Billski
 

wsimpso1

Super Moderator
Staff member
Log Member
Joined
Oct 18, 2003
Messages
6,300
Location
Saline Michigan
Answers like that are part of the reason that Billski is making slow progress on his own aircraft!
LOL. Aw c'mon, I don't do that sort of post every day. Did a vacuum bag layup of two parts yesterday, have a secondary layup on one after I finish the current round of chores.

Things that do slow me down are the recovery from this retina surgery (still screwed up vision), harvest and canning time for tomatoes and peppers, chores around the house, bike riding, shooting, flying the storebought airplane, helping friends with their airplanes, being sociable with our friends, and doing design work on details of the coming parts on the homebuilt. In a couple weeks there will be a week with family and friends in Minnesota, then family and friends in Michigan over Thanksgiving. There are worse things than being busy. Back to the nominal chores...

Billski
 

pictsidhe

Well-Known Member
Joined
Jul 15, 2014
Messages
7,372
Location
North Carolina
if you want a something done, give the job to a busy person!
Pushrods. I haven't tried this yet, maybe someone else has. Take a hollow mandrel, do your layup and bag it. Then hydraulically inflate the tube up to, I dunno, 2/3 yield and pull a vacuum on the layup. When you let the pressure out of the tube, it'll shrink away from the cured laminate. Should make mandrel removal easier?
 

BJC

Well-Known Member
HBA Supporter
Joined
Oct 7, 2013
Messages
10,475
Location
97FL, Florida, USA
Has anyone used carbon fiber sleeves over a fluorescent light tube to make push/pull rods?


BJC
 

cluttonfred

Well-Known Member
HBA Supporter
Joined
Feb 13, 2010
Messages
7,003
Location
World traveler
Back to the Gaz'aile 2, is anyone offering the PSA diesel or gasoline conversions ready to fly? With a right prop and enough wing area, even the little diesel could be interesting with just a 26.5 liter/7 US gallon tank giving three hours in the air plus an hour in reserve.

DIESEL
PSA Citroën AX/Peugeot 106
1400 cc
55 hp @ 5000 rpm
86 Nm/63 ft-lb max torque @ 2500 rpm
Toothed belt redrive 1.88:1 ratio
Fuel: diesel, JetA1, heating oil, bio fuels
Consumption: 6.3 liters/1.7 US gallons per hour

GASOLINE
PSA Peugeot 205, 306/Citroën ZX, C2, Xantia, Saxo, BX
1400 cc
80 hp @ 5600 rpm
118 N.m/87 ft-lb max torque @ 3800 rpm
Toothed belt redrive 1.88:1 ratio
Fuel: unleaded gasoline
Consumption: 13.3 liters/3.5 US gallons per hour
 

wsimpso1

Super Moderator
Staff member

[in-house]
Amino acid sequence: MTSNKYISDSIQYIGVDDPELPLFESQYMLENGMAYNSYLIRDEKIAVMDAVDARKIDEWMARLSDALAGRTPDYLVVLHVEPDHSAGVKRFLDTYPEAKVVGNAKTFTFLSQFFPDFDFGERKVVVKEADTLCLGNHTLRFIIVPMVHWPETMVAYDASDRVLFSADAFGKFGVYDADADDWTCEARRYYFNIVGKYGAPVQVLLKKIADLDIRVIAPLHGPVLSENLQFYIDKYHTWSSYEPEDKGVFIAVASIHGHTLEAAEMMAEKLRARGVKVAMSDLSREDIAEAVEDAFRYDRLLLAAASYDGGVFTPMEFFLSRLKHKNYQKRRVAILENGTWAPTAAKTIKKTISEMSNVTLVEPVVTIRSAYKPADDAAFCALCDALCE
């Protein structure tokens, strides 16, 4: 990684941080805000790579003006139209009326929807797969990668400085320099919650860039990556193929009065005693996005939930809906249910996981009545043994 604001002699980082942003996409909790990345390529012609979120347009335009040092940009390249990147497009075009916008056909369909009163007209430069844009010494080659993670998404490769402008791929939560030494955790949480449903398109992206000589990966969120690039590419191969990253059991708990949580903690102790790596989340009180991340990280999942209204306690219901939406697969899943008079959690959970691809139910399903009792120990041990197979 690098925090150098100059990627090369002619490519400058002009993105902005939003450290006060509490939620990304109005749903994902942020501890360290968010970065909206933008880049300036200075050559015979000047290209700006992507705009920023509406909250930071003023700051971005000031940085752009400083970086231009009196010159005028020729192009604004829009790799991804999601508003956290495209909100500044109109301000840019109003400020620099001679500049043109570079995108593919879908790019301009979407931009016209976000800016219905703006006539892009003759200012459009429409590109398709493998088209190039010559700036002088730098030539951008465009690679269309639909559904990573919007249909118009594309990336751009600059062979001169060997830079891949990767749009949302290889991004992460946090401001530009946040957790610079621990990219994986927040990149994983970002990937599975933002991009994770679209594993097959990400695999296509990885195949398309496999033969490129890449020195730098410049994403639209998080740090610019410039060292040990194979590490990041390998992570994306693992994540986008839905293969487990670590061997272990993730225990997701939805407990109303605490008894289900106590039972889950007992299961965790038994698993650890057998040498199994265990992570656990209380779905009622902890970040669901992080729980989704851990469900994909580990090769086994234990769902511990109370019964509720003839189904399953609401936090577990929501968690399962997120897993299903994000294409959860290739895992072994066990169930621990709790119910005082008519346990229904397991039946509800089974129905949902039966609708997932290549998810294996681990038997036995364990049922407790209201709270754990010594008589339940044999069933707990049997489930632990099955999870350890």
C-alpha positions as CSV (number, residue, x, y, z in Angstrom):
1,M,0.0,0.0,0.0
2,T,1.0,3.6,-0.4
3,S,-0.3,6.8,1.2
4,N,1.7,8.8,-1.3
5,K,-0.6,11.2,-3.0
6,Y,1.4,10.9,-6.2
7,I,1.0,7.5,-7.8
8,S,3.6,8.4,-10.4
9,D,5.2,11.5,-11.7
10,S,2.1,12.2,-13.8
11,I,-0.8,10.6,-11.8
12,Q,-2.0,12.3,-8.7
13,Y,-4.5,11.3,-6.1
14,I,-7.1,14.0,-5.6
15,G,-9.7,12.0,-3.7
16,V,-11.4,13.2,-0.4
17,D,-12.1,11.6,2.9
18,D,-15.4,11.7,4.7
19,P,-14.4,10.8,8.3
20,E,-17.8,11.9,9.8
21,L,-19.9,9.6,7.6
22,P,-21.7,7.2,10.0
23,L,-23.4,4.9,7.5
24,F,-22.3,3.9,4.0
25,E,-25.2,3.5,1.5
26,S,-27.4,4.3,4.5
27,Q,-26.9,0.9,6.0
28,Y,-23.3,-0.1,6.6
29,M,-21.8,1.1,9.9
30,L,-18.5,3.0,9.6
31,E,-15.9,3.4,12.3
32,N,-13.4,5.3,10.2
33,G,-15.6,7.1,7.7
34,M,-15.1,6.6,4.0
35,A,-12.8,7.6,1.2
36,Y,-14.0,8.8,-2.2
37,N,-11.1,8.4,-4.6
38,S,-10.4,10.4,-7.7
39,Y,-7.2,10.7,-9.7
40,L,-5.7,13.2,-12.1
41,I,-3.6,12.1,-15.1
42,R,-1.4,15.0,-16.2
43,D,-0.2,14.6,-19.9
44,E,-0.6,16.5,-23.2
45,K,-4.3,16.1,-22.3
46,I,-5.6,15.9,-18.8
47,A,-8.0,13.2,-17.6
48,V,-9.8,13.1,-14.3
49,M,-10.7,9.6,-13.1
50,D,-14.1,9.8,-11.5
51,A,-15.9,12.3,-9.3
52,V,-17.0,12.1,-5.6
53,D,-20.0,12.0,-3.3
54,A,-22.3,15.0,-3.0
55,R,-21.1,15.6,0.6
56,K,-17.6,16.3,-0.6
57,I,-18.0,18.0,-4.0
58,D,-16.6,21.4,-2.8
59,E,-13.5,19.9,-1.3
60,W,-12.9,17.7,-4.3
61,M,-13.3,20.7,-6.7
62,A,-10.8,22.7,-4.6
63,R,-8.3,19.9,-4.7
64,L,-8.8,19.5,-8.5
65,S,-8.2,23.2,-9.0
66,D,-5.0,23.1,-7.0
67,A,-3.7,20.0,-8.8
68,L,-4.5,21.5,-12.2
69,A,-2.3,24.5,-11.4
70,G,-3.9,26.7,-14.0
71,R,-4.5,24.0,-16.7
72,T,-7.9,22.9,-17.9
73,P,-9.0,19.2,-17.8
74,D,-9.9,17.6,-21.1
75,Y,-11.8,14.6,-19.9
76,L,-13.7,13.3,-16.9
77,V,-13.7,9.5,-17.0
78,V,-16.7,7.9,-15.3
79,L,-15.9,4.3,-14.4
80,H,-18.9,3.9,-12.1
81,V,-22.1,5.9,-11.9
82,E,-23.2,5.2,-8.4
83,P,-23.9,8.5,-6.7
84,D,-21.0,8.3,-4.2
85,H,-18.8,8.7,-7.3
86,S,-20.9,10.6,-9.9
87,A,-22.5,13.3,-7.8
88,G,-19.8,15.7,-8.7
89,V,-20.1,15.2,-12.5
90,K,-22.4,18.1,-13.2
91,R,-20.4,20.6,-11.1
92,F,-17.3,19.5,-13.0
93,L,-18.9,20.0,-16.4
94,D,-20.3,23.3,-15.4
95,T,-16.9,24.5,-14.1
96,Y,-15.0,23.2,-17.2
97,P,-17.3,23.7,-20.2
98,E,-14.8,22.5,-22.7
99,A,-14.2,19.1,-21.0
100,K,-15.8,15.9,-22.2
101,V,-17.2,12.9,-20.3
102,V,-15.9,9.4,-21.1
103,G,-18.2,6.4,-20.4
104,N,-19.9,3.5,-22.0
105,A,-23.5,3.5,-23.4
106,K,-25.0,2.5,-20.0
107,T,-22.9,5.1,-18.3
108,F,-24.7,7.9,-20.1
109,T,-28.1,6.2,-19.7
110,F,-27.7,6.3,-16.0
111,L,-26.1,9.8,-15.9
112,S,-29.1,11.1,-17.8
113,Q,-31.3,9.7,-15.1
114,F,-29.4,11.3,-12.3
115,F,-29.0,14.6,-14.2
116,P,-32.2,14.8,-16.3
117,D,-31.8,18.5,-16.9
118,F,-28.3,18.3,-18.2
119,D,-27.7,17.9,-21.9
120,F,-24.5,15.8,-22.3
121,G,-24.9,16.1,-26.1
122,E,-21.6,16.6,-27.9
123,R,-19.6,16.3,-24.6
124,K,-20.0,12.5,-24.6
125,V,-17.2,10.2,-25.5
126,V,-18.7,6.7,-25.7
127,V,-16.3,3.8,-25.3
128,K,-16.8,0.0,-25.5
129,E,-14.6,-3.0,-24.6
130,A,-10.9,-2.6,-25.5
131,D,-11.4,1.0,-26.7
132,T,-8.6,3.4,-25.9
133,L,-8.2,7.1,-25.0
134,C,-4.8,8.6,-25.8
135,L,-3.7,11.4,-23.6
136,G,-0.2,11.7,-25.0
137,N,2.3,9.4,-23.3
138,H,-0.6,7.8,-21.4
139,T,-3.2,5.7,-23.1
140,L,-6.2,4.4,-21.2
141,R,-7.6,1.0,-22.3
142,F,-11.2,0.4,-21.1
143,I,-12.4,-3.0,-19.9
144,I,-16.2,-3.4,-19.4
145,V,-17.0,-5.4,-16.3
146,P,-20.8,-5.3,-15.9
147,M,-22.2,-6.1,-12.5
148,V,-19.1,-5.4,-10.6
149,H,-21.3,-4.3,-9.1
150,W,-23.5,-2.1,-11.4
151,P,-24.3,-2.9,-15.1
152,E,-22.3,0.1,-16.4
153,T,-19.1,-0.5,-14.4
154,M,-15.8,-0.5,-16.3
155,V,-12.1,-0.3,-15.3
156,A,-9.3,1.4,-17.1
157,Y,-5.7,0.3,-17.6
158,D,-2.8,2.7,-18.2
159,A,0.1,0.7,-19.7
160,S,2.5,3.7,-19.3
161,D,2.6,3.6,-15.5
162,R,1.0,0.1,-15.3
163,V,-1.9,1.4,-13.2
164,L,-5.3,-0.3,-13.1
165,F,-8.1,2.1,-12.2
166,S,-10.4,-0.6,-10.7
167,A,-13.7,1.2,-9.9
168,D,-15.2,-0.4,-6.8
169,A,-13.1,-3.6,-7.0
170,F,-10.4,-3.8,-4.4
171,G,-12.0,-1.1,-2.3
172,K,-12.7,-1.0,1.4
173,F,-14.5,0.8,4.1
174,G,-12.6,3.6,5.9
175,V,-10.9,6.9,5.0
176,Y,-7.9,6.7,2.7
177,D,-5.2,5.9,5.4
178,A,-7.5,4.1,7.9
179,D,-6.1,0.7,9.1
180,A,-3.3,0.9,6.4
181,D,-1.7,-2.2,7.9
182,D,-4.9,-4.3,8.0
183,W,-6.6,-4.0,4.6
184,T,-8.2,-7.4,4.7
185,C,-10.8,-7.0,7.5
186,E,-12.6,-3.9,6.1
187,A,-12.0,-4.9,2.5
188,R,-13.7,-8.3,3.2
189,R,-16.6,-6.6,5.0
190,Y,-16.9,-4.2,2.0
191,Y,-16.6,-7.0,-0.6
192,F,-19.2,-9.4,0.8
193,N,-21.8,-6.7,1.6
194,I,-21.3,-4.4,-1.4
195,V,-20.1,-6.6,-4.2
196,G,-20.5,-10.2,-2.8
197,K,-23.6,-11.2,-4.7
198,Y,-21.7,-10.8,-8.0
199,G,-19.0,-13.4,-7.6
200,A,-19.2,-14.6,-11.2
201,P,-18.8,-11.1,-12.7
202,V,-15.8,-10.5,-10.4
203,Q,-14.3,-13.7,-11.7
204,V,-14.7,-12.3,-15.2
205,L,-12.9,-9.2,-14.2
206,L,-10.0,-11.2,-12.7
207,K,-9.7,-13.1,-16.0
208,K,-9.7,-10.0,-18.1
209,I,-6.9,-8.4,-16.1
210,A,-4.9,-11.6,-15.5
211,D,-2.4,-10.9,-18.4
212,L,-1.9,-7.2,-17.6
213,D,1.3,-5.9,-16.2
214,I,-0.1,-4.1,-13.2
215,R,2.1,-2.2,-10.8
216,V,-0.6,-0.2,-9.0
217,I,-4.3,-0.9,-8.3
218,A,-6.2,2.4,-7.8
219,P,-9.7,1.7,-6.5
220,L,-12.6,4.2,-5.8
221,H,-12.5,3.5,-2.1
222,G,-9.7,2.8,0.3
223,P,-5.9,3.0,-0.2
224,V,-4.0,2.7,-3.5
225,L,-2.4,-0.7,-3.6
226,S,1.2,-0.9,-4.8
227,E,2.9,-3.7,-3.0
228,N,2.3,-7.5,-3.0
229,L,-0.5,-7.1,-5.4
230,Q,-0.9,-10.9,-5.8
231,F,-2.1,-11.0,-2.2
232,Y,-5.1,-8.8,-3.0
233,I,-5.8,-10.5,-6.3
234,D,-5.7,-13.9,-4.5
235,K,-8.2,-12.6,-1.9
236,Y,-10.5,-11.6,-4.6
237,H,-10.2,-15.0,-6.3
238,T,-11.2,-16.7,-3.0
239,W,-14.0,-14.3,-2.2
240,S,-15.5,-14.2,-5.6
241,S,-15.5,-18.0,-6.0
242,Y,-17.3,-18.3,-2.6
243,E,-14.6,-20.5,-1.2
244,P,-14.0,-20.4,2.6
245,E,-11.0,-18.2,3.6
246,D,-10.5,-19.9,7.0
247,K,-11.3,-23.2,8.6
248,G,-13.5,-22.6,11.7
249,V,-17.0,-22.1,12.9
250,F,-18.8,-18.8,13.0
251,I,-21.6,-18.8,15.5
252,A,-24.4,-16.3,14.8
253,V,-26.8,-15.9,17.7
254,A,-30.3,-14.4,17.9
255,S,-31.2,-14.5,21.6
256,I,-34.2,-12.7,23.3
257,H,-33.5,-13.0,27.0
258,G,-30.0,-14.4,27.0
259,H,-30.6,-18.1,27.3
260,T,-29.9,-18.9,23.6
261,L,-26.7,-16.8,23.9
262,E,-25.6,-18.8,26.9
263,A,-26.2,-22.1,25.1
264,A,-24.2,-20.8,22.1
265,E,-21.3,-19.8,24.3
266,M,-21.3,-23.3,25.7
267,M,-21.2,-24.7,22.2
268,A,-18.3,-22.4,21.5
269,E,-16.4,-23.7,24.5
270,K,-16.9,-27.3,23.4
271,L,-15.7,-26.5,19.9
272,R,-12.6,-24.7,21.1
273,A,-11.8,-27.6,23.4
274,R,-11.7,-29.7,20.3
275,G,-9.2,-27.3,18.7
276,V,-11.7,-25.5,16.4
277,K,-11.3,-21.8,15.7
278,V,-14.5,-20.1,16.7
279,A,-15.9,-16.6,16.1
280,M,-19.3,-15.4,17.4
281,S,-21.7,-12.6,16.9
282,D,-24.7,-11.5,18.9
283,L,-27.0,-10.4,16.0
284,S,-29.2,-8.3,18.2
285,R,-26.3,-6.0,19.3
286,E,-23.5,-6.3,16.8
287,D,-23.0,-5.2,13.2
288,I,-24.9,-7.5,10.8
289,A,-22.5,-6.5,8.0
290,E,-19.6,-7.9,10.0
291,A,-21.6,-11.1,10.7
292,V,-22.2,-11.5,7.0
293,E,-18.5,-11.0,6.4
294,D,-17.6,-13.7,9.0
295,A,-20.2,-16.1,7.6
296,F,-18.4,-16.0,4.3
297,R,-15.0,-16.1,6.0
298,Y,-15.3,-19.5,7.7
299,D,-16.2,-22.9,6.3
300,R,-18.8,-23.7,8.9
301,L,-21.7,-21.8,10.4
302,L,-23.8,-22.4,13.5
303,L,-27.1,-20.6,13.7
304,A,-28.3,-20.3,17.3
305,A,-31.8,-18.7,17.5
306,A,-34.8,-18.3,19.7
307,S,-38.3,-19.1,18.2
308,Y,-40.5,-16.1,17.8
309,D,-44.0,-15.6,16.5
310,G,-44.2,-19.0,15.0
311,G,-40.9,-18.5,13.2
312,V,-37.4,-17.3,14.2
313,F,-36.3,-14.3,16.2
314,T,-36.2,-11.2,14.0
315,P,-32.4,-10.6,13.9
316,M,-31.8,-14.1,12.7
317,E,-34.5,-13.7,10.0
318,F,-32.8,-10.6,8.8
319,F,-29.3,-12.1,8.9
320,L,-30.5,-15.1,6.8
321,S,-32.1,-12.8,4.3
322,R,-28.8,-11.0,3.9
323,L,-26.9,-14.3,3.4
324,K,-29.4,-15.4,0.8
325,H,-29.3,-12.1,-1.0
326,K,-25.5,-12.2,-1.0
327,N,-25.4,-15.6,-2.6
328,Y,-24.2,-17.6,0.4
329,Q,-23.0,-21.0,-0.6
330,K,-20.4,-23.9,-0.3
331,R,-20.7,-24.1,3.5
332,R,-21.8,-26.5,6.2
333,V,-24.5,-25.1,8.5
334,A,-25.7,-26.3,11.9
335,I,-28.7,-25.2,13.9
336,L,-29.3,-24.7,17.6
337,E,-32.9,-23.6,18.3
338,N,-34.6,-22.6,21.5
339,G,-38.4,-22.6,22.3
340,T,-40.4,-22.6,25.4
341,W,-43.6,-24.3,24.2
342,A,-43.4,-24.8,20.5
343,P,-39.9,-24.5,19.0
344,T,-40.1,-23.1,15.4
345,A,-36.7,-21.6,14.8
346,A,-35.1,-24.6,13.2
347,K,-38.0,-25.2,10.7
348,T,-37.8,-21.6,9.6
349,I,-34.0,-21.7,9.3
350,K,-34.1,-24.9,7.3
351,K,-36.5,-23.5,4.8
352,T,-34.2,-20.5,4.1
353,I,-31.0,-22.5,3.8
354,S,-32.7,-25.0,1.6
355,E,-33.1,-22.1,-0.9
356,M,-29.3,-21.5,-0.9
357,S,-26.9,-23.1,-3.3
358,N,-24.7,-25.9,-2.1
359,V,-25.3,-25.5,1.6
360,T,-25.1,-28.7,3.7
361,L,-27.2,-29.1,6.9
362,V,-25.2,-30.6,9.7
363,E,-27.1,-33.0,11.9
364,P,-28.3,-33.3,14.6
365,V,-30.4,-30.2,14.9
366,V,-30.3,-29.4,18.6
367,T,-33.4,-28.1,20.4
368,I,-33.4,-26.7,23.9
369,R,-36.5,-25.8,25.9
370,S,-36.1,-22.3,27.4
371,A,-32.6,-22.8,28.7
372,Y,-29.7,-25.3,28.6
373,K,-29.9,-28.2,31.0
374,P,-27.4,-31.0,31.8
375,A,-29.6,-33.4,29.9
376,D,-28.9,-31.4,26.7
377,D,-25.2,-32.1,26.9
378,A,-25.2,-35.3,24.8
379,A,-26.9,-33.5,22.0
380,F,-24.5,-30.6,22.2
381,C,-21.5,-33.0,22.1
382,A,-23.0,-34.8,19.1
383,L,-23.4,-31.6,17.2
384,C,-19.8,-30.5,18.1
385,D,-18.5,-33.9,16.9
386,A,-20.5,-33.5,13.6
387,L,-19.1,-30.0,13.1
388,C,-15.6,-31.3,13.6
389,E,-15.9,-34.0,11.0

Log Member
Joined
Oct 18, 2003
Messages
6,300
Location
Saline Michigan
Has anyone used carbon fiber sleeves over a fluorescent light tube to make push/pull rods?


BJC
I have used glass and Kevlar braided tubes over flourescent tubes, and it works great. I believe I have posts on about the details. It should work every bit as well in graphite fiber, and they are available in a bunch of sizes and weights form the same supplier. The reason they work well is because the fibers are nominally at 45 degrees, and they can be pulled down or bulged up in diameter. I have tightened the sleeves with a succession of zip-ties and cyanoacrylate and then vacuum bagged or wrapped with electrician's tape. I have done graphite cloth repairs on complex shaped windsurfer parts with cloth, epoxy, and electrician's tape to debulk and make the cloth conform to the part underneath. They all work.

Billski
 
  • Like
Reactions: BJC

Markproa

Well-Known Member
Joined
Feb 9, 2017
Messages
110
Location
Bellingen, NSW. Australia.
Oh, the method you use could be very effective for making control push-pull rods. How do you remove your parts from the molds? Hydraulic pull machine? Hydraulic pressure in the mold? Do you have a min wall that will work?
Billski
My mast moulds are split horizontally so it isn't an issue. The moulds need to have a series of holes drilled to let the air and excess epoxy out to the bleeder. There is no minimum layup. I often use pvc tubing as a mould. It depends on the end use but I usually split them with a 1mm cutter blade. This does end up with a slightly deformed circular section but often that isn't an issue. For shorter tubes, I cut down the length of the tube at half the wall thickness. When cured this allows me to run a knife through the cut allowing me to peel the pvc tube away. Of course this is only good for shorter tubes as the mandrel and layup has to be inserted from the end rather than laid in a half tube. It is always better to vacuum to the inside of a tube rather than around the out side, the fibres don't get kinked and it leaves a nice surface finish.

One advantage of using a split tube is the ability of making bent tubes. I have already posted on here a big carbon eagle I made using this method. http://www.homebuiltairplanes.com/forums/attachment.php?attachmentid=64740&d=1502885942. Probalbly not a lot of use for us here but handy sometimes.

You can also use pressure. I had an order from P&O the shipping company for 80 carbon masts for telemetry on top of container yard forklifts in Seattle. They were 5m long 80mm dia. and I had a month to get them out. I made two fibreglass moulds with bolted flanges. The mandrel had a flexible silicon heating element down the middle so we would inflate the bladder and heat. We were making six masts a day out of two moulds.

Filament wound tubes and masts are beautiful things but expensive and only available in the mandrel sizes they have. Making your own tubes is much cheaper and very easy.

Mark
 
2
Group Builder
Top